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Freedom of speech cautiously?

From the Chronicle of Higher Education:  “My Life as a Cautionary Tale: Probing the Limits of Academic Freedom,”  by Steven Salaita.

So what does freedom mean in an academic economy structured to reward obedience? No thinking person buys the myth of merit. Academe is filled with mediocrities who achieved stardom by flattering the ruling class. Already, then, freedom is tenuous because livelihood is contingent on respectability, itself contingent on pleasing the ruling elite. Cultures of online exchange promise a kind of freedom, but more than anything they illuminate the preponderance of coercion. Nobody who covets white-collar stability will make a comment on social media without considering the possible fallout. Every hiring committee you’ll ever encounter staffs Twitter’s electronic panopticon. 

Academia has its limitations and the most perplexing of these is that it limits discourse while pretending to encourage open-mindedness and rigorous debate.  The article from which the material cited above is taken delves into the restrictions on academic freedom that prevent free and open discussion of all and every topic from all and ever perspective.  There are things that cannot be said in classrooms and things one cannot be known to believe and support.  As the author acknowledges, there are good reasons for such.  However, as happens anytime restrictions on speech, on the expression of thought are imposed, no matter how good the reason, the very principle of free speech, the rights of everyone to honestly express their views, the principle of free speech is threatened because somehow someone, some body, is given the power to distinguish allowable from disallowed and someone, some bodies, freedom of speech is curtailed.

Free speech, the freedom to speak, is no easy right to get right in terms of who is served by it and who is harmed.  The possibility–the probability—of someone being hurt or even damaged by the speech of another or others always exists and in an environment where people are free to express their thoughts freely, inevitably, some will be hurt and some harmed.  The question becomes one of whether it is important enough to protect those who might or will be harmed to place restrictions on free speech.  As the author writes, it is not the illiberal alone who advocate for controls on speech, the justifications different, of course, but the effect on freedom of speech similar if not the same.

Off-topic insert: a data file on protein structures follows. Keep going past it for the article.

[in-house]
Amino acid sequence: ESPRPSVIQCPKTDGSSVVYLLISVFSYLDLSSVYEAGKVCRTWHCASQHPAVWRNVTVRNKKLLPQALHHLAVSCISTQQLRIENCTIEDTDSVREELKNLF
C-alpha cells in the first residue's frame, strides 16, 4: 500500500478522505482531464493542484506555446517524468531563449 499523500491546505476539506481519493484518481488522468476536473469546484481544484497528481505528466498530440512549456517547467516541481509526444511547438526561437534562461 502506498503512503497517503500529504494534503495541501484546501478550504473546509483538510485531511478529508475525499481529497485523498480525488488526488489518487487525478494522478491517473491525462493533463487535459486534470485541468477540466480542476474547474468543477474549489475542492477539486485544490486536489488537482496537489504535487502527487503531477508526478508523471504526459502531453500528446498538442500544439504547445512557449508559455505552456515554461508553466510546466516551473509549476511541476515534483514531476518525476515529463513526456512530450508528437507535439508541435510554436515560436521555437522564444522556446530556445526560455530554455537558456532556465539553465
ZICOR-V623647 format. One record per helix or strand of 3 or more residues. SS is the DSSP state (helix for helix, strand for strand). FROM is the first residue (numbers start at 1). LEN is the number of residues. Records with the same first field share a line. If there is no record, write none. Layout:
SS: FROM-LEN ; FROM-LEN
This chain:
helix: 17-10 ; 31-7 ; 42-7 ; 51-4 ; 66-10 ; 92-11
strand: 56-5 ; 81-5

Importantly, the author explores some of the complex issues surrounding freedom of speech on university campuses and the willingness of some–sometimes backed by good reasoning–to impose limitations on speech.  The real consequences of doing so are, in my mind, profound, not alone for what is said or not and what is felt but for the effect restrictions, made allowable because, in some situations, they are both reasonable and reasonably humane, have on freedom of thought, on the kinds of intellectual pursuit those who teach and those who are students come to allow themselves in consideration of the real penalties and the possible penalties for thinking astray from what is or is thought to be the acceptable.

Thus, the following passage from the Chronicle of Higher Education article by Steven Salaita titled “My Life as a Cautionary Tale: Probing the Limits of Academic Freedom,” struck me because it reminded me of my years as a professor and the institutional knowledge in which I was versed that always told me to proceed with caution in regards to what you say, what you teach, what you discuss with students and colleagues because engaging in certain kinds of speech, discussing certain ideas and kinds of ideas could get me in trouble.  I did get into trouble and what was troubling was that I was working for an institution that spoke proudly to the fact that encoded in its academic protocols was respect for academic freedom.  Interestingly, as Salaita seems to be pointing out, we, the professors, censored ourselves, in good part, because we wanted to succeed in academia, curtailed our speech and our thinking so that we could remain a part of a profession that allowed us to get paid for thinking.





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